By Antoni Kapcia
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The essays during this quantity learn the construction, model, and use of technological know-how and know-how in Latin the United States. They problem the view that medical rules and know-how go back and forth unchanged from the worldwide North to the worldwide Sout -- -the view of know-how as "imported magic. " They describe not just exchange pathways for innovation, invention, and discovery but in addition how rules and applied sciences stream in Latin American contexts and transnationally. The contributors' explorations of those matters, and their exam of particular Latin American studies with technology and know-how, supply a broader, extra nuanced knowing of ways technology, know-how, politics, and tool engage some time past and present.
The essays during this booklet use equipment from background and the social sciences to enquire kinds of neighborhood construction and use of applied sciences; the flow of principles, humans, and artifacts in neighborhood and worldwide networks; and hybrid applied sciences and varieties of wisdom creation. They deal with such themes because the paintings of girl forensic geneticists in Colombia; the pioneering Argentinean use of fingerprinting expertise within the overdue 19th century; the layout, use, and that means of the XO Laptops created and allotted through the single desktop consistent with baby application; and the advance of nuclear power in Argentina, Mexico, and Chile.
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A lot of the literature at the Cuban Revolution appear to be mesmerised by means of the character and function of Fidel Castro, an interpretation which has frequently avoided a deeper political knowing of the Revolution's underlying buildings. the following Anthony Kapcia deals a much-needed corrective to 'Fidel-centric' histories of the Cuban revolution, focusing in its place on a much wider forged of characters unknown to informal observers.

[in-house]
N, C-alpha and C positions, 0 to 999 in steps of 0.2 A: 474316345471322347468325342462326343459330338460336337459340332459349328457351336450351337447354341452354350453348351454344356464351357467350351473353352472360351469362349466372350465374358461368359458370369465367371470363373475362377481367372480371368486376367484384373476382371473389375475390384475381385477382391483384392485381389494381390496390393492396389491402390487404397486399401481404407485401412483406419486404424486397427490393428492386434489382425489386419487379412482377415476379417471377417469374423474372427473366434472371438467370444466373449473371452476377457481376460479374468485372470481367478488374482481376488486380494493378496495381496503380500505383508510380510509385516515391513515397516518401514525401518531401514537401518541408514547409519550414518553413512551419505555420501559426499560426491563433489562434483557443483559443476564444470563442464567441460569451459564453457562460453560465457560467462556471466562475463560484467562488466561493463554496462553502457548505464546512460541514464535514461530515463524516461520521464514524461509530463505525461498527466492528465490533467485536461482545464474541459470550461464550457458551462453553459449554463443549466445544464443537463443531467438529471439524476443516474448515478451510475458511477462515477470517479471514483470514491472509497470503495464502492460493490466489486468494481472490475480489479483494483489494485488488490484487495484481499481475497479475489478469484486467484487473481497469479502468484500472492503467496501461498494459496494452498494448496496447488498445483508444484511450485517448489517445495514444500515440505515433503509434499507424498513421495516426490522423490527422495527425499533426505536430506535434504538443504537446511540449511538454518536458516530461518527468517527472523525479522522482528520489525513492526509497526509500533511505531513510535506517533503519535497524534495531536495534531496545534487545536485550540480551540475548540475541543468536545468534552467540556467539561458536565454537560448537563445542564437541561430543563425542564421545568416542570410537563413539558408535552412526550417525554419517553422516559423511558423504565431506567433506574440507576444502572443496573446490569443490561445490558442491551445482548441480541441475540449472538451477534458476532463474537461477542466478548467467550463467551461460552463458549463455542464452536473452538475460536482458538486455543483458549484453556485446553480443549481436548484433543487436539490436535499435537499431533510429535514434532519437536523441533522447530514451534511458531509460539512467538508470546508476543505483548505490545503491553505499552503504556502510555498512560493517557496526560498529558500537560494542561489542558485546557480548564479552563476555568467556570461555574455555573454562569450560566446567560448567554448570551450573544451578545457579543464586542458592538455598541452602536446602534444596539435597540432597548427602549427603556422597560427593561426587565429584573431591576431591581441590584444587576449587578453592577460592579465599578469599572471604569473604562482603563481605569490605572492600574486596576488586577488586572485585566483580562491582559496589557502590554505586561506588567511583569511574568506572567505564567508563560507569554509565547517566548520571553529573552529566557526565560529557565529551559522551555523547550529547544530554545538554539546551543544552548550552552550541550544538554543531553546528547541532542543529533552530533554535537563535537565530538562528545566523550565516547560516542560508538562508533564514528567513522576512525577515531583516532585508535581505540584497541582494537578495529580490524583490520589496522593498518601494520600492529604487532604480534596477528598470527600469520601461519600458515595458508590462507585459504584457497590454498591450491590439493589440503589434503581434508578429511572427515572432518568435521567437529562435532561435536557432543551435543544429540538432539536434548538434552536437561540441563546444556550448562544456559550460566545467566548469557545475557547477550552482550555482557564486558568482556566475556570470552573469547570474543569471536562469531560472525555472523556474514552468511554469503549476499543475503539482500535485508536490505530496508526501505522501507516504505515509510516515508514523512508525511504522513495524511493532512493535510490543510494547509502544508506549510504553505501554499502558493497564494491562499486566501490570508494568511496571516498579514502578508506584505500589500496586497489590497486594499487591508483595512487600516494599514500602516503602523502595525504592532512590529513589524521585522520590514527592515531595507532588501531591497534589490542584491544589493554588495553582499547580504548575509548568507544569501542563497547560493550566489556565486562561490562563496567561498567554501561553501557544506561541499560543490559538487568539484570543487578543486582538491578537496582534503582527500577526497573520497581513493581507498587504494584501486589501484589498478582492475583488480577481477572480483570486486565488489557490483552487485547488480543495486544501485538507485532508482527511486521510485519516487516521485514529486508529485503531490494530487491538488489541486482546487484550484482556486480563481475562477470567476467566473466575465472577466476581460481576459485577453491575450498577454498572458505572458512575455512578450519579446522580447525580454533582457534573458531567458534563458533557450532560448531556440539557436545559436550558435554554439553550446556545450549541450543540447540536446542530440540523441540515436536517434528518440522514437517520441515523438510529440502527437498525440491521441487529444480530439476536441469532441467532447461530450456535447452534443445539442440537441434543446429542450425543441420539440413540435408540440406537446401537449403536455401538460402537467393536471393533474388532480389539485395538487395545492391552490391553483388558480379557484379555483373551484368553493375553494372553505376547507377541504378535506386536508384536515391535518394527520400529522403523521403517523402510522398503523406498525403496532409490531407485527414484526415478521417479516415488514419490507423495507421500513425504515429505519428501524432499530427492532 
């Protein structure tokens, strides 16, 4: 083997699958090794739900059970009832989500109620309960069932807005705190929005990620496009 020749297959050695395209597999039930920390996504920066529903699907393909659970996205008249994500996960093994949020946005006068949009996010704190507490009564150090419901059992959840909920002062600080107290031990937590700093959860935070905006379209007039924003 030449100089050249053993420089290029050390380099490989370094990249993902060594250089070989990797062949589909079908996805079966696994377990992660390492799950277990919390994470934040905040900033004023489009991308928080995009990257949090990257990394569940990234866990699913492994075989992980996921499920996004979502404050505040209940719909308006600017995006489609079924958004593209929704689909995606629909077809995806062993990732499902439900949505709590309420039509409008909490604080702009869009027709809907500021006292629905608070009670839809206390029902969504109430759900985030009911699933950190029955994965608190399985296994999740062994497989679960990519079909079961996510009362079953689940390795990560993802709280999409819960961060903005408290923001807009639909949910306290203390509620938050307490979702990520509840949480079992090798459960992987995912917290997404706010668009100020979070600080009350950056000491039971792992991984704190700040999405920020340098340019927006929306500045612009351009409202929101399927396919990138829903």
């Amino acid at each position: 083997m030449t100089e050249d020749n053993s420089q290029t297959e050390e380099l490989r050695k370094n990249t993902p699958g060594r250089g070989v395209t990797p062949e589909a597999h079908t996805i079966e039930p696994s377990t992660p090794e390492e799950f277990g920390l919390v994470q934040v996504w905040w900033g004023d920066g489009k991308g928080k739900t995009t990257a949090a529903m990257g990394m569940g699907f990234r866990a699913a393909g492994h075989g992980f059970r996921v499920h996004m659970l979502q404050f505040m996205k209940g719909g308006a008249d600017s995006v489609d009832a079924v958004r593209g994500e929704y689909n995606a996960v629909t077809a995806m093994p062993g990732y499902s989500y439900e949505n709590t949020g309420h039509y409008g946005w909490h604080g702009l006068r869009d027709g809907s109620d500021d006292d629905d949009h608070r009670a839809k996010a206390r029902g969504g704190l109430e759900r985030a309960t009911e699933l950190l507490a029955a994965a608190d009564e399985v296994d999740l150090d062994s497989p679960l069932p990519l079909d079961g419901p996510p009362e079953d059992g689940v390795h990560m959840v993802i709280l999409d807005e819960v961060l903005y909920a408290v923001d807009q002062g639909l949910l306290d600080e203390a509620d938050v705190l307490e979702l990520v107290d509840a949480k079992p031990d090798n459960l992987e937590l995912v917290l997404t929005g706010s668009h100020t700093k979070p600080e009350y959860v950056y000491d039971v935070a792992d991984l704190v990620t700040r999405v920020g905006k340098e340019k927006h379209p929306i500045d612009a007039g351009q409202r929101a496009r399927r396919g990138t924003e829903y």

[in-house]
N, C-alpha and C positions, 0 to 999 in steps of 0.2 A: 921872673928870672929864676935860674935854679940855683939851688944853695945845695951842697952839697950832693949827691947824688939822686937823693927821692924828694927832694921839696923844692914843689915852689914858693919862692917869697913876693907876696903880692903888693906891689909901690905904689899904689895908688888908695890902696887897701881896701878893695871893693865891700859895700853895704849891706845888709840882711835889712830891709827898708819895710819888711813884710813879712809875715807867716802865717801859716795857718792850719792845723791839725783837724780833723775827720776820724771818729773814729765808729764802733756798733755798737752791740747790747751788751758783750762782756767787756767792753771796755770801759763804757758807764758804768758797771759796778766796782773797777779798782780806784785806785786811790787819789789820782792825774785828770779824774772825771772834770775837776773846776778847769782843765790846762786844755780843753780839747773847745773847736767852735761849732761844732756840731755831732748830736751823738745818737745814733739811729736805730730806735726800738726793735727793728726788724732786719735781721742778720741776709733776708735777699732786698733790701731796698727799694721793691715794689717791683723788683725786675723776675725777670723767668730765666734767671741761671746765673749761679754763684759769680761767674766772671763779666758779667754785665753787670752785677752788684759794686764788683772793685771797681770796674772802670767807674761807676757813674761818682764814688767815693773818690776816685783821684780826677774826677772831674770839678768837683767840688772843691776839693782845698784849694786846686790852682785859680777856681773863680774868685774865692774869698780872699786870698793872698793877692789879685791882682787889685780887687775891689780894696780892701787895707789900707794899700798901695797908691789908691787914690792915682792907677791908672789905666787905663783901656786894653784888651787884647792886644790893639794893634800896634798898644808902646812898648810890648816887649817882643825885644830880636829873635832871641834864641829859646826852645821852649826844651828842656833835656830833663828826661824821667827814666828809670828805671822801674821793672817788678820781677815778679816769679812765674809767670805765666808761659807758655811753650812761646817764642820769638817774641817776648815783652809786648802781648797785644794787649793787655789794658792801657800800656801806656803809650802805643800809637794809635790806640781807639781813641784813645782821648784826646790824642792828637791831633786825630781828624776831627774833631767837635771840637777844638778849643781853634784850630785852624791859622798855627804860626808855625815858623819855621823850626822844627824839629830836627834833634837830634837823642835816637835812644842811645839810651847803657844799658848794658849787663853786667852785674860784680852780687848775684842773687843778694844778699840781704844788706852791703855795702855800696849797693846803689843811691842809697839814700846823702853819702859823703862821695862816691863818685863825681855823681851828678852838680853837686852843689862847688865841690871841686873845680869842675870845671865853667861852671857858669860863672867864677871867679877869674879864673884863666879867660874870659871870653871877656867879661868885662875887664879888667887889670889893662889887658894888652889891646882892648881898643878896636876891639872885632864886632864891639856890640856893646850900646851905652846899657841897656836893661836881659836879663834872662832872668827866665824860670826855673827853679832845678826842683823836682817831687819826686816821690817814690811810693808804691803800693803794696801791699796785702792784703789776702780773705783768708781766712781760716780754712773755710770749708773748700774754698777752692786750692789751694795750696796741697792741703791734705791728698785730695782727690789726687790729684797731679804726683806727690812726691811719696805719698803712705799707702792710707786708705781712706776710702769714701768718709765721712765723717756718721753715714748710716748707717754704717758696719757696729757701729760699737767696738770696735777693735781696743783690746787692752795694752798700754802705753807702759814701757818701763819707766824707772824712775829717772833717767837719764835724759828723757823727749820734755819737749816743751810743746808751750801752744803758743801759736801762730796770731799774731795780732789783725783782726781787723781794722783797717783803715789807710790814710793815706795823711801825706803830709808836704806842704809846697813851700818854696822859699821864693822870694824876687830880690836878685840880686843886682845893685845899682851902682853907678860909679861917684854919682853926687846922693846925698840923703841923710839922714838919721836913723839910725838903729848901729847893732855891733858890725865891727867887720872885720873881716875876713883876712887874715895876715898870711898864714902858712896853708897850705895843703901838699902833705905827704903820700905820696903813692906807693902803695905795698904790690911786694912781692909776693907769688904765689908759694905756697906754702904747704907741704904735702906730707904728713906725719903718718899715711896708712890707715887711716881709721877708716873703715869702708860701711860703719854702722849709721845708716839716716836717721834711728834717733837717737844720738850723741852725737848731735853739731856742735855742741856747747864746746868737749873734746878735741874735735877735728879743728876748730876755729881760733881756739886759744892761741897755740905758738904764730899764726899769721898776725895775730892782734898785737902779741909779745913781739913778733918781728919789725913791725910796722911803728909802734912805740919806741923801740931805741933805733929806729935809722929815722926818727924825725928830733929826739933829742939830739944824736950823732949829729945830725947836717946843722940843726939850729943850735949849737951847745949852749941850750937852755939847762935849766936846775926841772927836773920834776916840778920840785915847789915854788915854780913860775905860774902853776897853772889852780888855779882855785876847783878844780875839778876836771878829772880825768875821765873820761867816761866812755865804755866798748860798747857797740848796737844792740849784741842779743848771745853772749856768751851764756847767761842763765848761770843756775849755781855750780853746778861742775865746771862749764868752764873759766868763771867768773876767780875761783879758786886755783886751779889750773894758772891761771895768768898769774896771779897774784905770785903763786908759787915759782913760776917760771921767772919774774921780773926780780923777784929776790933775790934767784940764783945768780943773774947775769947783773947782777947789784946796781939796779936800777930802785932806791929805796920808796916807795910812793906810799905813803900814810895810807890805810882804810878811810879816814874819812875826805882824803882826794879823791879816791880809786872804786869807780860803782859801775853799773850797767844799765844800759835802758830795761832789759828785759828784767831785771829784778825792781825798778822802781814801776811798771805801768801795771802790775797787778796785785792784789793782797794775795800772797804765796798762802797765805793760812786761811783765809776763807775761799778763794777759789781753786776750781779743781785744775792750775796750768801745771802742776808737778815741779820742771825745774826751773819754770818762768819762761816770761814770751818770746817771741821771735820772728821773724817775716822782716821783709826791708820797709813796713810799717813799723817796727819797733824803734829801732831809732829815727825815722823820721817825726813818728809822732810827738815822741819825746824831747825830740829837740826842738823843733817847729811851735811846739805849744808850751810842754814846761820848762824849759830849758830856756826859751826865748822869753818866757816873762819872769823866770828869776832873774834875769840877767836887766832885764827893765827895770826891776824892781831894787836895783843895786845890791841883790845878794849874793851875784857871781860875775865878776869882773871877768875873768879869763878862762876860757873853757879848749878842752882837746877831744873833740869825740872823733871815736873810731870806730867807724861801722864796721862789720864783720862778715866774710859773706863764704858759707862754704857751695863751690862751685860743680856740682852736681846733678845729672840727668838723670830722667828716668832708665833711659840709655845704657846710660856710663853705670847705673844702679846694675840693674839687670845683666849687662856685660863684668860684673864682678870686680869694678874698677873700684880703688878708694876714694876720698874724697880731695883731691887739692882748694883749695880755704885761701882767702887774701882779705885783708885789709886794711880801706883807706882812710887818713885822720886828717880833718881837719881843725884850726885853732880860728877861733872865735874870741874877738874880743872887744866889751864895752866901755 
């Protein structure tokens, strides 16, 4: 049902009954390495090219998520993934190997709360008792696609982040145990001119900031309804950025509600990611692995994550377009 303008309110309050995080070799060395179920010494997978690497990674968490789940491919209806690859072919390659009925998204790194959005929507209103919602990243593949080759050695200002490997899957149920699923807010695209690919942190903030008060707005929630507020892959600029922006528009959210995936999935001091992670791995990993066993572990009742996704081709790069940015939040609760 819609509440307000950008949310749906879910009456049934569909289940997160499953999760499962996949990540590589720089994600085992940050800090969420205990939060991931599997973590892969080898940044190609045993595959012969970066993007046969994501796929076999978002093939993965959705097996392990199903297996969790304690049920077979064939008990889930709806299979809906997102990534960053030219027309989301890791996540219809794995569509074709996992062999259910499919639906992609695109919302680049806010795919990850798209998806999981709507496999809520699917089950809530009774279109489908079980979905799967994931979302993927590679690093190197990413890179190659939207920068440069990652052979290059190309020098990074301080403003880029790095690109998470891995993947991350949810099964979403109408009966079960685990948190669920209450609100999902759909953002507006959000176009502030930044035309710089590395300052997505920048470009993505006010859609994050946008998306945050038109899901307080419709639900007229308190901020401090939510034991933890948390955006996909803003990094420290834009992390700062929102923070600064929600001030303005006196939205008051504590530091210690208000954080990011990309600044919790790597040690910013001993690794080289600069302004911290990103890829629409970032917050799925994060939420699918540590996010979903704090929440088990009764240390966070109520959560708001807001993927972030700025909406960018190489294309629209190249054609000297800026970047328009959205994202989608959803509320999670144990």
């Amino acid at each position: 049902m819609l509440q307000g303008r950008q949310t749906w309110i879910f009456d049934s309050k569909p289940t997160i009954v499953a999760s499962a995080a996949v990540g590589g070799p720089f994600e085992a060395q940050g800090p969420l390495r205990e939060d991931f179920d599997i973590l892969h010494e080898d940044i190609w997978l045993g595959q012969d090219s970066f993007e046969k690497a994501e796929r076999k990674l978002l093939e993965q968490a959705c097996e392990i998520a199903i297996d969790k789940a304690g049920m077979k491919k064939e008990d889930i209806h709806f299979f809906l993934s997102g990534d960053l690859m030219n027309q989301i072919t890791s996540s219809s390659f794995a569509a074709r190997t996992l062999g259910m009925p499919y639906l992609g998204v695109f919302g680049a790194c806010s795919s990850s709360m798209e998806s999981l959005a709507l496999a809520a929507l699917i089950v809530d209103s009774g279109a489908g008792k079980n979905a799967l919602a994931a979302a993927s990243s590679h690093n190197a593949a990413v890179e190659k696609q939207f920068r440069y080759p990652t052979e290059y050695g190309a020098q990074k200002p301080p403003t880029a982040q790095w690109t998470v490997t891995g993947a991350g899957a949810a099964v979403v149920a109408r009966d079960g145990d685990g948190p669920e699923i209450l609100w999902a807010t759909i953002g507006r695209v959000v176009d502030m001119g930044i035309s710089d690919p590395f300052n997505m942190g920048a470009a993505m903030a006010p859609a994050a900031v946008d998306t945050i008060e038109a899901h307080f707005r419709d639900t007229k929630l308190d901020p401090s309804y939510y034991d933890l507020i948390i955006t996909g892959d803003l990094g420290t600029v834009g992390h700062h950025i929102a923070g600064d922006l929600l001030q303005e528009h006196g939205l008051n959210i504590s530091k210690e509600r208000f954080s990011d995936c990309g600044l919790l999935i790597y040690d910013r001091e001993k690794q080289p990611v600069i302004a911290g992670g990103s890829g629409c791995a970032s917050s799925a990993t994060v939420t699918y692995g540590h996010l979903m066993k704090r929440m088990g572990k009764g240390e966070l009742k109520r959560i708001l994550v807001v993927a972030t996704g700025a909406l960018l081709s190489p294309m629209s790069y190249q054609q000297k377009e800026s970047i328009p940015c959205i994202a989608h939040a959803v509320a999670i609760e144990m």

Additional info for Cuba in Revolution: A History Since the Fifties
In the late 1960s, the leadership began to demand greater labour discipline, and in March 1971 ‘idleness’ and deliberate unemployment were made illegal, placing greater pressure on an economy already unable to provide economically productive employment for all. This measure was partly directed against the growing evidence of youth dissatisfaction and the worrying tendency for young Cubans to gather in groups on the streets, and also aimed to prevent any Cuban manifestation of a ‘hippy culture’; just as the Revolution’s growing ‘puritanism’, reinforced by isolation, had led to a suspicion of non-conformity, so too was there a growing intolerance of non-conformity in labour, lifestyle or sexual orientation.
It was no surprise then when one of the Revolution’s first measures enacted those ideas from 1959. A maximum benefiting from the revolution 53 landholding of 402 hectares was decreed (increased to 1,340 hectares if the estate’s productivity were 50 per cent higher than the national average),10 and, as in urban Cuba, renting was prohibited in July 1960, giving all tenants immediate title to a minimum of 27 hectares. A National Institute of Agrarian Reform (inra) was also established, formally with Castro and Guevara in key roles.
At a political level, however, the Campaign was fundamental. The mobilization itself, organized along military lines – with volunteers enlisted into brigades, the whole discourse of ‘campaigns’ and ‘battles’, and a guerrilla-like drive for adaptability and commitment – was vast, life-changing and signiﬁcant for the participants and newly literate alike. It took teenagers from their often comfortable urban homes (88 per cent of the brigadistas),5 trained them intensively and then sent them into the countryside to live with and teach a peasant family for months; this usually involved experiencing isolation, hardship and manual labour in often primitive conditions, and occasionally even danger (counter-revolutionary rebels were often active in the countryside, killing one early volunteer, Conrado, benefiting from the revolution 47 Benítez, after whom the brigades were then named), but it invariably transformed the perceptions and loyalties of the young brigadistas, giving them an important role and a stake in the whole Revolution.
Cuba in Revolution: A History Since the Fifties by Antoni Kapcia